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What Is the #1 Food that Causes Liver Disease?

Christina DeBusk
May 29th, 2024

Diet plays a crucial role in the health of your liver. Find out the top food group that can lead to liver disease, as well 5 foods that help support your liver.

Liver disease affects more than 100 million Americans, most of whom don’t even realize that there is anything wrong with this organ important for removing toxins and other waste from our bodies. (1) While several factors can contribute to poor liver health – such as being obese, drinking alcohol in excess, and even genetics – diet plays a critical role as well.

Impact of Food and The Development of Liver Disease

Research indicates that an unhealthy diet is the top factor contributing to nonalcoholic fatty liver disease (NAFLD), a condition now called metabolic dysfunction-associated steatotic liver disease (MASLD). (2) MASLD occurs when there is a buildup of excess fat in the liver due to reasons other than excess alcohol use.

One way that nutrition can affect liver health is by its impact on the gut microbiome. Animal studies have shown that eating a diet high in sugar and fat can increase a particular type of bacteria in the gut which is known to cause inflammation and scar tissue in the liver. (3)

Additionally, if you consume more calories than you use, your body stores the excess as fat. Some of this fat can be stored in the liver, making it harder for this organ to function as it should.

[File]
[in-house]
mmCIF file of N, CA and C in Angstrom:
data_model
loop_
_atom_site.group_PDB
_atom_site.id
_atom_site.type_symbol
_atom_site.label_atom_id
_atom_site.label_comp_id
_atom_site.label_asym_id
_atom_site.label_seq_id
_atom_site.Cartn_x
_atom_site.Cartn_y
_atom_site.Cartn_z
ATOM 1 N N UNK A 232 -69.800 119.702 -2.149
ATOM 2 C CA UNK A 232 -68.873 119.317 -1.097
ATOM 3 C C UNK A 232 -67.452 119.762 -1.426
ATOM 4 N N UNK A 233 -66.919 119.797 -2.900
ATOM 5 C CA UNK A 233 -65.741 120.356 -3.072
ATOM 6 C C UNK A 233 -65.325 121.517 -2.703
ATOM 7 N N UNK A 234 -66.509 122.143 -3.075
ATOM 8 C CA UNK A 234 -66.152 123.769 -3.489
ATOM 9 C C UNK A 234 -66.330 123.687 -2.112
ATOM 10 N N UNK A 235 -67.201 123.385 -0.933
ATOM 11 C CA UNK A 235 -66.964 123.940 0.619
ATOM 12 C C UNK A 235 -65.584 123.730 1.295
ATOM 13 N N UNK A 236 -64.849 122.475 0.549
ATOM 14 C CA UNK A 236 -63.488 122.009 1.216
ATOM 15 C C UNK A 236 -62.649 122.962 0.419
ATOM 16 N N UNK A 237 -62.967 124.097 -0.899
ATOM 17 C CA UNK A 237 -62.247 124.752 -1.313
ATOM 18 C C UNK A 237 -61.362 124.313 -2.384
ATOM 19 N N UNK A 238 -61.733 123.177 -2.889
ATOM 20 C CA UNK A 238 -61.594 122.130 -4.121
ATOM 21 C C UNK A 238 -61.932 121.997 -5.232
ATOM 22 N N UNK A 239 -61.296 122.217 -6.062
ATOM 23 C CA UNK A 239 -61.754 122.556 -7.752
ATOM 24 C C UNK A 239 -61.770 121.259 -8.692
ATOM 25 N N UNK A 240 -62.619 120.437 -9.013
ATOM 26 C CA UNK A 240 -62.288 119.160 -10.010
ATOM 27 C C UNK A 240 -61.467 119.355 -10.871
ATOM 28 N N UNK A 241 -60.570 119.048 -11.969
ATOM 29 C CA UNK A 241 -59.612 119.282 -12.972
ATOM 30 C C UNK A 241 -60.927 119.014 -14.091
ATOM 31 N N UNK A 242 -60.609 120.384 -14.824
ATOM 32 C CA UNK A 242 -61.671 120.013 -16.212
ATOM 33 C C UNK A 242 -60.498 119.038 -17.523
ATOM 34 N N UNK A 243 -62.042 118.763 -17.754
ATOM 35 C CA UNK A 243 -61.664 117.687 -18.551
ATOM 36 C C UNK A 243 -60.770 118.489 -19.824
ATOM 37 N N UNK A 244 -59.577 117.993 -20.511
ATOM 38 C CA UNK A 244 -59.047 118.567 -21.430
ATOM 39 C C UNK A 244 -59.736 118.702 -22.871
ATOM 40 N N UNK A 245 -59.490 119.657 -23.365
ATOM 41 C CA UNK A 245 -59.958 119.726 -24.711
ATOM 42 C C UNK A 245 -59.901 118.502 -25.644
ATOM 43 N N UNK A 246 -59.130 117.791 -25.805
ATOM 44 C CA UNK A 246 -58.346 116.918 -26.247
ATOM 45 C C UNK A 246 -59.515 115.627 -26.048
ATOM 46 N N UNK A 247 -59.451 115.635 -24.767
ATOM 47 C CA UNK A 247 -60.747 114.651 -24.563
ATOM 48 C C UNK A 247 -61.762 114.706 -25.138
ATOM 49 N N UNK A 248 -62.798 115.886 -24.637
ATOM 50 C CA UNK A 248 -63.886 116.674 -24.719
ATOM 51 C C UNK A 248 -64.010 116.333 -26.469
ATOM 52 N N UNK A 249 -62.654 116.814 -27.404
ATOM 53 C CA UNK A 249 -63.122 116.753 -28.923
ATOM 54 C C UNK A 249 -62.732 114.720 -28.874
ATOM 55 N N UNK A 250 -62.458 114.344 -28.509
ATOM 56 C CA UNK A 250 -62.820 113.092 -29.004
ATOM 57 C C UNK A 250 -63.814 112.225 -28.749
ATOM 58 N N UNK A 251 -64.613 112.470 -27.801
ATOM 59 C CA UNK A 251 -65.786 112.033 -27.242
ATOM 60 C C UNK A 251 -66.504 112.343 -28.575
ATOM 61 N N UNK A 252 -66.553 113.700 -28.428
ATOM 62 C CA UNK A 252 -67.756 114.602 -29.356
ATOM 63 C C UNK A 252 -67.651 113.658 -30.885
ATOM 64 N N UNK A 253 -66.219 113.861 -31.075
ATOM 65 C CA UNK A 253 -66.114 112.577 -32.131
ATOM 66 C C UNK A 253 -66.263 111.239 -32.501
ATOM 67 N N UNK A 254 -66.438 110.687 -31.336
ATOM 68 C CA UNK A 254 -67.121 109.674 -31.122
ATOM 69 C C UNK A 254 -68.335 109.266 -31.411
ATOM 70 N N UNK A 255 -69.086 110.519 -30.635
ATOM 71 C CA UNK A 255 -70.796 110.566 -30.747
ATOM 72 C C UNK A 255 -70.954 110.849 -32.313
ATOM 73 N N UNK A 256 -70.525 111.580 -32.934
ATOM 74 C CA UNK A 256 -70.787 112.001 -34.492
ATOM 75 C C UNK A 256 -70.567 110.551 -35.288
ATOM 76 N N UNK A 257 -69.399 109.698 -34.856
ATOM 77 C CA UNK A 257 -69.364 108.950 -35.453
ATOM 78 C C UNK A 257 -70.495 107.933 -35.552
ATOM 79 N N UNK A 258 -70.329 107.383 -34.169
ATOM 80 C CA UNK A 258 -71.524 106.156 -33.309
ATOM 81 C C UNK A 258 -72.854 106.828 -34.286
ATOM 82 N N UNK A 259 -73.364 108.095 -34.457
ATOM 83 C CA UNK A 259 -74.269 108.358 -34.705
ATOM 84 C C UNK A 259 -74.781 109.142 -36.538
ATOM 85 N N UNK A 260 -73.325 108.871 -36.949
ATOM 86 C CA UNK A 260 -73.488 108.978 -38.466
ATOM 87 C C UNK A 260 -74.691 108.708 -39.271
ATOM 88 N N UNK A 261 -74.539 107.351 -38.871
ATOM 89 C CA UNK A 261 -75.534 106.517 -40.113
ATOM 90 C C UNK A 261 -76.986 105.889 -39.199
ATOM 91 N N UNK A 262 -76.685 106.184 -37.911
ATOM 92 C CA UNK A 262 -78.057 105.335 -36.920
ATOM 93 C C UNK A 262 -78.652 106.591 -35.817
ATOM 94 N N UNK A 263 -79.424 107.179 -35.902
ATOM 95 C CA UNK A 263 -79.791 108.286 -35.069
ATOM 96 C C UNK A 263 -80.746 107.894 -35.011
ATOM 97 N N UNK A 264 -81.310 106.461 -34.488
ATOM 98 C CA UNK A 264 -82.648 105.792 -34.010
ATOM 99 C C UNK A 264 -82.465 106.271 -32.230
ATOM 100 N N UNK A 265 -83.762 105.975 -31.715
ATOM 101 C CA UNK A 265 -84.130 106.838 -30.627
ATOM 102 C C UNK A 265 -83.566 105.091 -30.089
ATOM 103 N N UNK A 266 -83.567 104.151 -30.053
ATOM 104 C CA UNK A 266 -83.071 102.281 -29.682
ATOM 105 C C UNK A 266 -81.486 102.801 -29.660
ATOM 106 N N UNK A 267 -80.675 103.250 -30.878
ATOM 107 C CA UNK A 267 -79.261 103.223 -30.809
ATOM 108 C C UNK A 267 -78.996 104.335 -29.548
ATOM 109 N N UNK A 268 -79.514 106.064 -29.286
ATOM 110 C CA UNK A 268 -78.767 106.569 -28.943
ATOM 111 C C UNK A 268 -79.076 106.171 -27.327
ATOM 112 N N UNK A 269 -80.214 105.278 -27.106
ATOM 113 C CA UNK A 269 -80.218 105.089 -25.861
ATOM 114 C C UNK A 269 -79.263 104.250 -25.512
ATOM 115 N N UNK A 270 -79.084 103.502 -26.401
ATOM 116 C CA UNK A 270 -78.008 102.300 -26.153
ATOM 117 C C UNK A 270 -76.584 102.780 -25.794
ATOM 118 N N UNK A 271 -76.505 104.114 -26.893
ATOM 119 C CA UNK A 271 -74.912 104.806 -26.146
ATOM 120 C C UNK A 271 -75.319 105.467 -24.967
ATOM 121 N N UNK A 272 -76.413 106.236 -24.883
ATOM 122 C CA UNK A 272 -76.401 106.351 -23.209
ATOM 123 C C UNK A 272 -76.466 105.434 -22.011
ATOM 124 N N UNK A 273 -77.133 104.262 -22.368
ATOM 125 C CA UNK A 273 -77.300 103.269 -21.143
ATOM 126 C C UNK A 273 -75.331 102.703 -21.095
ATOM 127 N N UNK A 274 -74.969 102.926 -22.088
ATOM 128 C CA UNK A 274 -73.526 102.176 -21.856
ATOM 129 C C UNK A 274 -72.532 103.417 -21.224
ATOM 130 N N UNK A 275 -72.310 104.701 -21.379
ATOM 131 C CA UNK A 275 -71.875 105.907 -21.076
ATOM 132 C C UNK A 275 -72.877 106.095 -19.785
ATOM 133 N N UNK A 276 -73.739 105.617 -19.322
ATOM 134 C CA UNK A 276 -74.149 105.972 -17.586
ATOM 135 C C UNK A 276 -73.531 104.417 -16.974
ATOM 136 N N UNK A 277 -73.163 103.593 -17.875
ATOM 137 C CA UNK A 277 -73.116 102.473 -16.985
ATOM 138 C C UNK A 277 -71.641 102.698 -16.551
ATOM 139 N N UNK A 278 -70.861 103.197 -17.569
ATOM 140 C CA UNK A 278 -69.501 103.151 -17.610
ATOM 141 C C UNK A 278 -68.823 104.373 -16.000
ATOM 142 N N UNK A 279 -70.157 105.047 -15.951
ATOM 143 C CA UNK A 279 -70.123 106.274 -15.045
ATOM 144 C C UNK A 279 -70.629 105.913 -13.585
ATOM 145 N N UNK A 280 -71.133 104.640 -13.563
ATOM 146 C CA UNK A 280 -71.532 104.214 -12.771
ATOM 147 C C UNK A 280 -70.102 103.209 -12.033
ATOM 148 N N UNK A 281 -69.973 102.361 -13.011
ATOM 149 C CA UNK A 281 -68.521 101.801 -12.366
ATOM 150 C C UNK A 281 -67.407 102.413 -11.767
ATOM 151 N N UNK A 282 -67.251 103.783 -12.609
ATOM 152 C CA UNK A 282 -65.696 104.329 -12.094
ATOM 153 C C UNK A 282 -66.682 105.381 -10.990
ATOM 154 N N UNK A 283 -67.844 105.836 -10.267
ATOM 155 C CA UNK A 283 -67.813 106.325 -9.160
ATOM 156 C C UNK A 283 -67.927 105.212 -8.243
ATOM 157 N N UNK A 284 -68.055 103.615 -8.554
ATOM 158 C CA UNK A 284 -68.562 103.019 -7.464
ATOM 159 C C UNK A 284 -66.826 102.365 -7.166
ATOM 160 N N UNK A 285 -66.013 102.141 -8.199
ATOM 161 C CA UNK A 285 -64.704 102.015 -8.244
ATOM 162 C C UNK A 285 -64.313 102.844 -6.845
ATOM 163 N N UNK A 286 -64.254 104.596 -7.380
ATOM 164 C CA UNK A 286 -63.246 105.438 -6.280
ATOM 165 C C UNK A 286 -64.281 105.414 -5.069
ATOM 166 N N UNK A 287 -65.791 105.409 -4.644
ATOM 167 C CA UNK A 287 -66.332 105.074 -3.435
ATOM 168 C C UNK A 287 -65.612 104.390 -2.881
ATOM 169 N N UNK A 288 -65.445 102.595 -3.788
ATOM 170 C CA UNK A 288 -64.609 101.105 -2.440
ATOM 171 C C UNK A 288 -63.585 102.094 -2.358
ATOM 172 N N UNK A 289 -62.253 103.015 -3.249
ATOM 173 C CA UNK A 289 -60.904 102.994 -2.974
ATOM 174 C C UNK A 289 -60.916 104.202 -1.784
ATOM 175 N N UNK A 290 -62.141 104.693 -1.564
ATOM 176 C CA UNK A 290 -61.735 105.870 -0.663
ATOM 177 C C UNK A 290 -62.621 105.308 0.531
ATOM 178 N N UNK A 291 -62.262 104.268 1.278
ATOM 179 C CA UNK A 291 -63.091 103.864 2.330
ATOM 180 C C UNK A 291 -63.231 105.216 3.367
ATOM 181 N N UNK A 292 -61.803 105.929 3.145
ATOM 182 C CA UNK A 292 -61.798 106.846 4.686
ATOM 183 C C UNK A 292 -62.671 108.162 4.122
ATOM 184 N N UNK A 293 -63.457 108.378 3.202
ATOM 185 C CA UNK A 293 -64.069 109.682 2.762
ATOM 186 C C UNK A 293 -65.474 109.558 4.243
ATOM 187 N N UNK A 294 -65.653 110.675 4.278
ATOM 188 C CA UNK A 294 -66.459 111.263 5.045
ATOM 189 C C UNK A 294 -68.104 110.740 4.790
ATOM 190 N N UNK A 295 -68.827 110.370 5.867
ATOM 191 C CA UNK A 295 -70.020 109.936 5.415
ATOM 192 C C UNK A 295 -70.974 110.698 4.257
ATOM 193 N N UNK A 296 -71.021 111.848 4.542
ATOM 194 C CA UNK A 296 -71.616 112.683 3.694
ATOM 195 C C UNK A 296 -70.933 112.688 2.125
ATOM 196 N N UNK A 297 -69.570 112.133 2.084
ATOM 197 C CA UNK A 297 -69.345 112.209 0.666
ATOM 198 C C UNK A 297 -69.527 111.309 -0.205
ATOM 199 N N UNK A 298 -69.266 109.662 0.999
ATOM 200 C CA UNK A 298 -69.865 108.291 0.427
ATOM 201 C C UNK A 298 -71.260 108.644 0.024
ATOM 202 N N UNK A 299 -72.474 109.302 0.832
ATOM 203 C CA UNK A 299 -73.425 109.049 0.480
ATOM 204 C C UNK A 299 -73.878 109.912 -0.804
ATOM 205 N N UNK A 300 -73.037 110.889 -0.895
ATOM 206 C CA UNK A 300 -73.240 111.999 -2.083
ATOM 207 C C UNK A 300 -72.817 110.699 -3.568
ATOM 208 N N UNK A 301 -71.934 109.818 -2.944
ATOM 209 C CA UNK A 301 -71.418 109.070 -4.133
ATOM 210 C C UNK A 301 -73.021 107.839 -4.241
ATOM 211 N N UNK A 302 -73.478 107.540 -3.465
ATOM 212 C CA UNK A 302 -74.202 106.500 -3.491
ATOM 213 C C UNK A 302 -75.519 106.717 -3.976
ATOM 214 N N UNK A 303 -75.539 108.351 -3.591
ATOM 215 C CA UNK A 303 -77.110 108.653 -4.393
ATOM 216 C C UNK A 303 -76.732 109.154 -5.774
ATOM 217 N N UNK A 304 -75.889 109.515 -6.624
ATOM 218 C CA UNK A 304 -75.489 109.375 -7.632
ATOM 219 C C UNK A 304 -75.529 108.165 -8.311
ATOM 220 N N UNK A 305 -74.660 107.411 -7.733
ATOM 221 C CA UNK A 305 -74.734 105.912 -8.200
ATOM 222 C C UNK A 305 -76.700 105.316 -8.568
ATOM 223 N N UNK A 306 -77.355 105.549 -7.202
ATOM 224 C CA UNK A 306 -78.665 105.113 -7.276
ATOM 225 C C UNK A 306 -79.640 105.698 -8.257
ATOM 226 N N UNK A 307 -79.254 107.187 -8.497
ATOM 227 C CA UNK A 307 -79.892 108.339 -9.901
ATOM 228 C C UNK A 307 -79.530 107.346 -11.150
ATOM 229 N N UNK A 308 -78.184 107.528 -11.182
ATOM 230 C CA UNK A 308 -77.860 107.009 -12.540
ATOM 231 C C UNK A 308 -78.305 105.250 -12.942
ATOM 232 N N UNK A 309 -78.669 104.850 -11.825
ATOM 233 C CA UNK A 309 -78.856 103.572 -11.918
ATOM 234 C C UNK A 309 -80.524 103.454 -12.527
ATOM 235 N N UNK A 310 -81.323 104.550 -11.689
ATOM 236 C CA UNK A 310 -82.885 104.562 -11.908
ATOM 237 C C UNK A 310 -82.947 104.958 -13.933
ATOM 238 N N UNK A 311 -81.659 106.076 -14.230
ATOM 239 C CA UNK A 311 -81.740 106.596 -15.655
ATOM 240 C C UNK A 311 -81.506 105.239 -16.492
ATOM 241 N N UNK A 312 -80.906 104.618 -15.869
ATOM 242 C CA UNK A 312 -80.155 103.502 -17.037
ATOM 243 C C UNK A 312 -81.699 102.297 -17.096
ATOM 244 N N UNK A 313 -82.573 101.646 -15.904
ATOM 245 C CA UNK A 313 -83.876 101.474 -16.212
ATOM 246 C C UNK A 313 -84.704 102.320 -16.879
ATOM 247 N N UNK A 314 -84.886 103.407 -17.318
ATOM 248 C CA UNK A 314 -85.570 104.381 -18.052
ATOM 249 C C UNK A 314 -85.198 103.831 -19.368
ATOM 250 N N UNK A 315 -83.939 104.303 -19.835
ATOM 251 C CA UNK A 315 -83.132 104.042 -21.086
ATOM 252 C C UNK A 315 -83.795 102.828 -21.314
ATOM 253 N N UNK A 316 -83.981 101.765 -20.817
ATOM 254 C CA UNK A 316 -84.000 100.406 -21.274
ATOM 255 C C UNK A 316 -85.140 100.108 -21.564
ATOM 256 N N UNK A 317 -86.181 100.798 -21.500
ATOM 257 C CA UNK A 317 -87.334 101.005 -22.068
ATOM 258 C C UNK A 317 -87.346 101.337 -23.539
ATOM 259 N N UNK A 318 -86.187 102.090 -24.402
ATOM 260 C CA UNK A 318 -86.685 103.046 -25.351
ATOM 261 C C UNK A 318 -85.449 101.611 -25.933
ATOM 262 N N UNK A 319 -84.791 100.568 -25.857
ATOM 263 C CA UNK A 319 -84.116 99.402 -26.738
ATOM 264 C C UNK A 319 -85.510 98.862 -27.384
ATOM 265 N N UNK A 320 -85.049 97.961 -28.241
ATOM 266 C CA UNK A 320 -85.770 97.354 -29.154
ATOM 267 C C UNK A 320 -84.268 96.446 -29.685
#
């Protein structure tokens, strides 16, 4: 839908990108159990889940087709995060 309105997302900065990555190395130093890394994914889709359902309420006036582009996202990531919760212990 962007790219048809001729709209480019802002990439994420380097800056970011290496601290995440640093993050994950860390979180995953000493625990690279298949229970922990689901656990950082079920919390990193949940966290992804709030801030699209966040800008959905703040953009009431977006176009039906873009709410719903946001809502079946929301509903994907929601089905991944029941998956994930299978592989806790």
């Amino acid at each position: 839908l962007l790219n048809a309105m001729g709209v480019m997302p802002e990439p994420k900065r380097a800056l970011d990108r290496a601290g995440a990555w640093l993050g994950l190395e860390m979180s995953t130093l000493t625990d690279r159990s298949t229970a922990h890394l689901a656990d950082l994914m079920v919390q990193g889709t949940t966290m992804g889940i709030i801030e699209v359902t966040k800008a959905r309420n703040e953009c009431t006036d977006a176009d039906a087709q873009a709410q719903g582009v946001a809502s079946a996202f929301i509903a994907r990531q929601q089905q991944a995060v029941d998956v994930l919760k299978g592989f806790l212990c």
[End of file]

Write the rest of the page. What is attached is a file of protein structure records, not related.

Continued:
Top Food that Causes Liver Disease

Because diet plays such a critical role in liver health, many people ask, “What is the #1 food that causes liver disease?”

Unfortunately, there are two:

1. food that is high in saturated fat

Eating food high in saturated fat, such as red meat and cheese, can lead to liver disease.

2. and food that is high in added sugars. (2)

Eating food high in added sugar, such as cake, ice cream or candy, can lead to liver disease.

There are healthy fats and unhealthy fats. Unsaturated fats, like those found in nuts and seeds, are considered healthy in that they promote cardiovascular health and are good for the heart.

Saturated fats, which are found in butter and red meat, are the opposite in that they increase cholesterol in the blood, which also increases the risk of heart disease and stroke. (4) Saturated fat also contributes to excess liver fat buildup.

Foods high in added sugar influence liver health in a few ways. Not only does it increase liver inflammation, but eating a lot of sugar also affects appetite, making it easier to overeat. (2) Overeating leads to weight gain. One of the areas this weight or fat settles is the liver.

For these reasons, it’s best to choose foods with little to no saturated fat or added sugar. Foods high in saturated fat include butter, baked goods, processed meats, and cheese. The American Heart Association (AHA) recommends limiting saturated fat intake to no more than 6% of your total calorie intake daily. (5)